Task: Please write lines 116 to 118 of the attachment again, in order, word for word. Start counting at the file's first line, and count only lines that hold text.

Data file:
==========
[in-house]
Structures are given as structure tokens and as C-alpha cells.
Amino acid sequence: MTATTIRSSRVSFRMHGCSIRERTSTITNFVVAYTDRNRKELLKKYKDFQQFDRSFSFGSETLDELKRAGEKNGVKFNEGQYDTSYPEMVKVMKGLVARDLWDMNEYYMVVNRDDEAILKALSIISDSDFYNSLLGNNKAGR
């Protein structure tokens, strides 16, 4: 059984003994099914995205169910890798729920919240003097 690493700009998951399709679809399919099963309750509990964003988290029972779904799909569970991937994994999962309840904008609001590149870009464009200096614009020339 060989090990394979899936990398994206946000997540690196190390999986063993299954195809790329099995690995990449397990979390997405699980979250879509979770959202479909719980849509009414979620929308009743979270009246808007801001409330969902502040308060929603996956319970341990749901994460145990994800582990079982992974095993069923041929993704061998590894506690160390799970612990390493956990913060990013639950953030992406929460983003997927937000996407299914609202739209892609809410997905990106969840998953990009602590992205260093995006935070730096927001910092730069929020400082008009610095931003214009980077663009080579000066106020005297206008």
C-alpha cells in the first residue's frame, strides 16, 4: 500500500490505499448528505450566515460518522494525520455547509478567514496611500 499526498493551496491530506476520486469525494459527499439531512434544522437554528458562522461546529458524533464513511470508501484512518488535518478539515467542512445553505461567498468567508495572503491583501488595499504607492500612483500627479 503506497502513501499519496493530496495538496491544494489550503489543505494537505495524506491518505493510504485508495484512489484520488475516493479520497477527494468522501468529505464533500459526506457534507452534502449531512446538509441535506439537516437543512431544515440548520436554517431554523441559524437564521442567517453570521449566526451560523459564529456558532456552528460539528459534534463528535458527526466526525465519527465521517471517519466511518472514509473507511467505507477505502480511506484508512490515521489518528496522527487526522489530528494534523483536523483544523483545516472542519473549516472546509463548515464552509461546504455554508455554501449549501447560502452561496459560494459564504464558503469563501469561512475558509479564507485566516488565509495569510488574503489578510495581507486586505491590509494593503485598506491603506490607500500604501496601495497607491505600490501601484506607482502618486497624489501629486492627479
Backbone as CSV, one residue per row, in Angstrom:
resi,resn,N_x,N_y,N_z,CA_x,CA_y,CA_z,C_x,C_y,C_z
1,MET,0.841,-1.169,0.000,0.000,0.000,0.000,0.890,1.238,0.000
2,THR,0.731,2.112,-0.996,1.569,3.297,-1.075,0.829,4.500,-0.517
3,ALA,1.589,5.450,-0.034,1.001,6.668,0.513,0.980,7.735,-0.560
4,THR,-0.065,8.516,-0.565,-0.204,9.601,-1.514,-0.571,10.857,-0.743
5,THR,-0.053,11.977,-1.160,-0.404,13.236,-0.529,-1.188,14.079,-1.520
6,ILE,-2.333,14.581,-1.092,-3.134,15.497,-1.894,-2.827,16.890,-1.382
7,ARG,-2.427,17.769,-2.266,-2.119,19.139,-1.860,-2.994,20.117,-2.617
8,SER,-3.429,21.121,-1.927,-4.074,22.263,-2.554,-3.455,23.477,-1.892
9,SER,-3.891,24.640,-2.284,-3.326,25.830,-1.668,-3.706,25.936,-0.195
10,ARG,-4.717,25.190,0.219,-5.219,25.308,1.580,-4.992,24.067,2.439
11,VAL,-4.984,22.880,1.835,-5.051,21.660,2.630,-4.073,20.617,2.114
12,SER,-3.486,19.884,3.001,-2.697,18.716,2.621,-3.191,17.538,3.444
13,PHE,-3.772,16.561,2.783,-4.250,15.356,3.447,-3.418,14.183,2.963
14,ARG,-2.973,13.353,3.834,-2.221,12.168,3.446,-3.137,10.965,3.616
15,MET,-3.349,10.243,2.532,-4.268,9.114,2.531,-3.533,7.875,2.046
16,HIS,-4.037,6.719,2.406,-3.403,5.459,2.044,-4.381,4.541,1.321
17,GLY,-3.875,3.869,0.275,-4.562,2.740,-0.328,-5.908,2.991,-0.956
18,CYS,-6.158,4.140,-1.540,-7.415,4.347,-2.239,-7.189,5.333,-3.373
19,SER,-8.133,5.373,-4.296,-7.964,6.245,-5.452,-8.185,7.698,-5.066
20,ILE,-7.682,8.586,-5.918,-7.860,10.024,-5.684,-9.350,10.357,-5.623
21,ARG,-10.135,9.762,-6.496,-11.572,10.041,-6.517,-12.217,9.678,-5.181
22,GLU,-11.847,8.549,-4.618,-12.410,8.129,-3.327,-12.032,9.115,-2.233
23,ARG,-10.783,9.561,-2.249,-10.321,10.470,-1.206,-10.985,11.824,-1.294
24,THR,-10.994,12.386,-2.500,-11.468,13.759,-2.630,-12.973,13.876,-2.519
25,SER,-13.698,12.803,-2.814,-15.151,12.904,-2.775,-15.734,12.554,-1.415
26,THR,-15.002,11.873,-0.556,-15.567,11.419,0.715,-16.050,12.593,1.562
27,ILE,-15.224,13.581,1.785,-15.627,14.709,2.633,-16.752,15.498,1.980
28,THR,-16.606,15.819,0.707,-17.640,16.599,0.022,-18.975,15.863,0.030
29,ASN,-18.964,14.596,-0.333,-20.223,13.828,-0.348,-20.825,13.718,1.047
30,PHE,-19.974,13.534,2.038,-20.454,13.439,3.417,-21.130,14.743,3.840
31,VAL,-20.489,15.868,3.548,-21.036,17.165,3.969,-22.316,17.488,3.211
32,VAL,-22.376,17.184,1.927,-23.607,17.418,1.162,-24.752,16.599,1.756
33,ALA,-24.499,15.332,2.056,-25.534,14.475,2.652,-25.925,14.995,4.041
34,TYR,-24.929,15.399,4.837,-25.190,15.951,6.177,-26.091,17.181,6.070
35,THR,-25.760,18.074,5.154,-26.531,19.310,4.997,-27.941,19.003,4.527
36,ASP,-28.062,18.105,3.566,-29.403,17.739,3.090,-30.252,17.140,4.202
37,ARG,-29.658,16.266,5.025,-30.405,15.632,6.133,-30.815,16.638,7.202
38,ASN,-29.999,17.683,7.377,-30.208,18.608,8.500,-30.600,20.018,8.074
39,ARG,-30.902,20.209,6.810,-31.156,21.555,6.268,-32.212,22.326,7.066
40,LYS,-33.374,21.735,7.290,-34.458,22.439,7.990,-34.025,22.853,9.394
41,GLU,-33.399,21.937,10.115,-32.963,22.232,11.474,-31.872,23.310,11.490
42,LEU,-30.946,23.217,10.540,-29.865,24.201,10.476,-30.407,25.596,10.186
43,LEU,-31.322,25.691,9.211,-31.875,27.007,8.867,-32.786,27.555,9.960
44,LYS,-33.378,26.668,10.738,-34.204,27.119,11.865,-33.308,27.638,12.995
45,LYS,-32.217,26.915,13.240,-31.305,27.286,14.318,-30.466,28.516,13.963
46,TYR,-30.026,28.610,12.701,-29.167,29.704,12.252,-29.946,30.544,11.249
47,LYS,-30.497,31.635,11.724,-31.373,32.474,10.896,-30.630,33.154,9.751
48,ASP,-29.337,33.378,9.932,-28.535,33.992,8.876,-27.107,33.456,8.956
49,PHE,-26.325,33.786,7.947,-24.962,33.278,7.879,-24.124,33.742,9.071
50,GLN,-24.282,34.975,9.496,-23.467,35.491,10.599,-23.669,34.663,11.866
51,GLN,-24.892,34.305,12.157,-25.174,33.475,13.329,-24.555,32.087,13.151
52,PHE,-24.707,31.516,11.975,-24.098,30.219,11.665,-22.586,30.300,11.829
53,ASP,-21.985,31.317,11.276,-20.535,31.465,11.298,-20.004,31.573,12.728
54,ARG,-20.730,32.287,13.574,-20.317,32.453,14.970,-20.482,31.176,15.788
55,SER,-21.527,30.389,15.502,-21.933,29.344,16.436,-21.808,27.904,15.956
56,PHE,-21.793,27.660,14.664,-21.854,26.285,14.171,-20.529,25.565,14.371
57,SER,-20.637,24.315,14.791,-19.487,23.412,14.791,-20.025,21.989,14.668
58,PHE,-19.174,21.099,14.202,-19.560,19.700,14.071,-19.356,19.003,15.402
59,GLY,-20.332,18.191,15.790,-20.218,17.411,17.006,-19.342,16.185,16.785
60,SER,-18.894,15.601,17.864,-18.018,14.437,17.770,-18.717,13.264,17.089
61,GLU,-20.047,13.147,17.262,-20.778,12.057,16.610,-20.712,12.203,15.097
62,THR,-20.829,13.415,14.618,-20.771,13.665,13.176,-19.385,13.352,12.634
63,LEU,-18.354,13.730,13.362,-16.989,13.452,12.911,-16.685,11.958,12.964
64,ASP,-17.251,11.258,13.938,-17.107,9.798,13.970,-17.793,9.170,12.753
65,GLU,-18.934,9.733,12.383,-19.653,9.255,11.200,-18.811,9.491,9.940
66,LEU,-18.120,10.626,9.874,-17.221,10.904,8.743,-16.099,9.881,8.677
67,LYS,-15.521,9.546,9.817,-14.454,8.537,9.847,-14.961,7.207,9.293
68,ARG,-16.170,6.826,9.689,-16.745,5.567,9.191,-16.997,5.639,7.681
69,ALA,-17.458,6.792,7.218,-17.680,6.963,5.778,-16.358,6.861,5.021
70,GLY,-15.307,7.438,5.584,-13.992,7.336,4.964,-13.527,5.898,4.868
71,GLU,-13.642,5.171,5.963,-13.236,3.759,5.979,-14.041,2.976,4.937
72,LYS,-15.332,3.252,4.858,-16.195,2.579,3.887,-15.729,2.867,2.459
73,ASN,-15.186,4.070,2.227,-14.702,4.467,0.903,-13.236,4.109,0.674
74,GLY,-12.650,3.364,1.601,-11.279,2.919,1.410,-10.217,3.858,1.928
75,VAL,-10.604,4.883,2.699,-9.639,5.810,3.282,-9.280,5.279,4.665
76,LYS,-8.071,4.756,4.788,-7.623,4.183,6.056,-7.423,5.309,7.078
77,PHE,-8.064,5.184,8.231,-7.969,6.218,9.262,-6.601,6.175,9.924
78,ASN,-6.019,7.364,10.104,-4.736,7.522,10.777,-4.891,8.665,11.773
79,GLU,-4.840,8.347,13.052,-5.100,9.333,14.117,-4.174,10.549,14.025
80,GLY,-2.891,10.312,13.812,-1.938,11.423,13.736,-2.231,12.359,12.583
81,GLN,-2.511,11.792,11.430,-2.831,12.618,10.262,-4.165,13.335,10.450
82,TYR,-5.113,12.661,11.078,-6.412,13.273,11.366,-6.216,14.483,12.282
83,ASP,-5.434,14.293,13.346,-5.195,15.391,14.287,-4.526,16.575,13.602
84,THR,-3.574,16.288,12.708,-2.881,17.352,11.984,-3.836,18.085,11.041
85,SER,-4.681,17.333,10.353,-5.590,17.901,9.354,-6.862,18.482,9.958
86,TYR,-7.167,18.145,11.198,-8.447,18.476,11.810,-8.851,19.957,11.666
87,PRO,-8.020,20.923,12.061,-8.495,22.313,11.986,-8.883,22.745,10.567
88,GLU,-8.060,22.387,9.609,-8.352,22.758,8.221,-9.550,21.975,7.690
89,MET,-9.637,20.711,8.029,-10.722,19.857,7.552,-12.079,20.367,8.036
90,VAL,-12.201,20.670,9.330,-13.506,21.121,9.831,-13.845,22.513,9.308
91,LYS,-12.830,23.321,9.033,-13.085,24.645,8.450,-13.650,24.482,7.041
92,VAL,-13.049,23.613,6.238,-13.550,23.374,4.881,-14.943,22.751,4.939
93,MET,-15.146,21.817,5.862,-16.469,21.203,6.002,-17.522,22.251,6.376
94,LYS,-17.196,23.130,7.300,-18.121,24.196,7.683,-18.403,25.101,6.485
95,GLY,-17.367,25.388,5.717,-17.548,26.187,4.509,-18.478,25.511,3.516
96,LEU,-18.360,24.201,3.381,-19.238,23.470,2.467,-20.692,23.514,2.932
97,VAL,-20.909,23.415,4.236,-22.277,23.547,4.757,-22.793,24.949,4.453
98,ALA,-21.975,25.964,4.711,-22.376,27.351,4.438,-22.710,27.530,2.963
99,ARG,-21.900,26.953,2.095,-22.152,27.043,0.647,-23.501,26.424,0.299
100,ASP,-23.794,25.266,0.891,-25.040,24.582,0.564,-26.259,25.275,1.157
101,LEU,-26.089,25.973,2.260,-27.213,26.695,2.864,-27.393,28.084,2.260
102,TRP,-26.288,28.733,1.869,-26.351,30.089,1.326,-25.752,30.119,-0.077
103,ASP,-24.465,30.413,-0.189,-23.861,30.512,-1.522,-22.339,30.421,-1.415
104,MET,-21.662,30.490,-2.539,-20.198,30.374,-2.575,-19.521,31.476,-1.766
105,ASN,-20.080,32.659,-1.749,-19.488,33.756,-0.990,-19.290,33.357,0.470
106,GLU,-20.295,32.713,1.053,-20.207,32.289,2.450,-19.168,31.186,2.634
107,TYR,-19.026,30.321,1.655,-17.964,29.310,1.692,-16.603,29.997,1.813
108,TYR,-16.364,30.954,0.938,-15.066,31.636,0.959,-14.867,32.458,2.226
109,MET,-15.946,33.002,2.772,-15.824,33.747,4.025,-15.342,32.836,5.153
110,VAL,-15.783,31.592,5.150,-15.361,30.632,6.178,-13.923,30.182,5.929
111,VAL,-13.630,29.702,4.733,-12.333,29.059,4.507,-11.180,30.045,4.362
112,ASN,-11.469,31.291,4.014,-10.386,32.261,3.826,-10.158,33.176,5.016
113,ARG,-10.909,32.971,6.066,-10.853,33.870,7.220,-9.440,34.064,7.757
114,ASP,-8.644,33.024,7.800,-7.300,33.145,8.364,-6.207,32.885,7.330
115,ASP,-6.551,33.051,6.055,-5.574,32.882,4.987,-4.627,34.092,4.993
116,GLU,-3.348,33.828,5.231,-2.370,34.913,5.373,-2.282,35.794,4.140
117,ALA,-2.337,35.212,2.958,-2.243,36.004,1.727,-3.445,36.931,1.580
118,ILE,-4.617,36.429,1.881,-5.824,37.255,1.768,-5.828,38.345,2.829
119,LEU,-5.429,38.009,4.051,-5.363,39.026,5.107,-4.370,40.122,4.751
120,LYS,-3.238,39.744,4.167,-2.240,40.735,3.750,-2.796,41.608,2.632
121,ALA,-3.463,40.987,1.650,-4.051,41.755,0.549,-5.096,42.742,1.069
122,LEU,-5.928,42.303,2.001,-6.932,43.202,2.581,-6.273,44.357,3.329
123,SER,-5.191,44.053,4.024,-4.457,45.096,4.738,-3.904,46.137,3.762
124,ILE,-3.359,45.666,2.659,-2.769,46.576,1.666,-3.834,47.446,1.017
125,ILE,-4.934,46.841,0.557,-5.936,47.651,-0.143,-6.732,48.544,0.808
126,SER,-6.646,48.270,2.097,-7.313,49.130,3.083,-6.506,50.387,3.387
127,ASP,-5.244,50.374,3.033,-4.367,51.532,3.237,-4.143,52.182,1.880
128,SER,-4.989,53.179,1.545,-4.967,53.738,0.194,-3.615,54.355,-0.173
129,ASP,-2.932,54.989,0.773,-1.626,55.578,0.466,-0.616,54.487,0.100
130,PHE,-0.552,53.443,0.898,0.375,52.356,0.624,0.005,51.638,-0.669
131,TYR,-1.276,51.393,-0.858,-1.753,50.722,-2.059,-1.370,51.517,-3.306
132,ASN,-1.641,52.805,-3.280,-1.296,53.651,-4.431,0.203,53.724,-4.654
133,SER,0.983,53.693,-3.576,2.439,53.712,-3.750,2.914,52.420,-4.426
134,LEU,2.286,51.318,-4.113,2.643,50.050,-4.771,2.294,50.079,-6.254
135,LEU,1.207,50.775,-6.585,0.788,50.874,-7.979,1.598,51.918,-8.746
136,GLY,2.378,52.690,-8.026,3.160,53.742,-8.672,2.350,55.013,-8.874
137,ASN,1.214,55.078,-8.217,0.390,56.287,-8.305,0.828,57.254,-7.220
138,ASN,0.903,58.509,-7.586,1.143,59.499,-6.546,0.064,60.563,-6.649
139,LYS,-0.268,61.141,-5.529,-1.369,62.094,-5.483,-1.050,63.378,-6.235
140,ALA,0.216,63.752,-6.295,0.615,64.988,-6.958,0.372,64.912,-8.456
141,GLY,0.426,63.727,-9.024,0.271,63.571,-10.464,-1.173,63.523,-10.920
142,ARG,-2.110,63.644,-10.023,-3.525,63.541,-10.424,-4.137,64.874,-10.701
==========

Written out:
109,MET,-15.946,33.002,2.772,-15.824,33.747,4.025,-15.342,32.836,5.153
110,VAL,-15.783,31.592,5.150,-15.361,30.632,6.178,-13.923,30.182,5.929
111,VAL,-13.630,29.702,4.733,-12.333,29.059,4.507,-11.180,30.045,4.362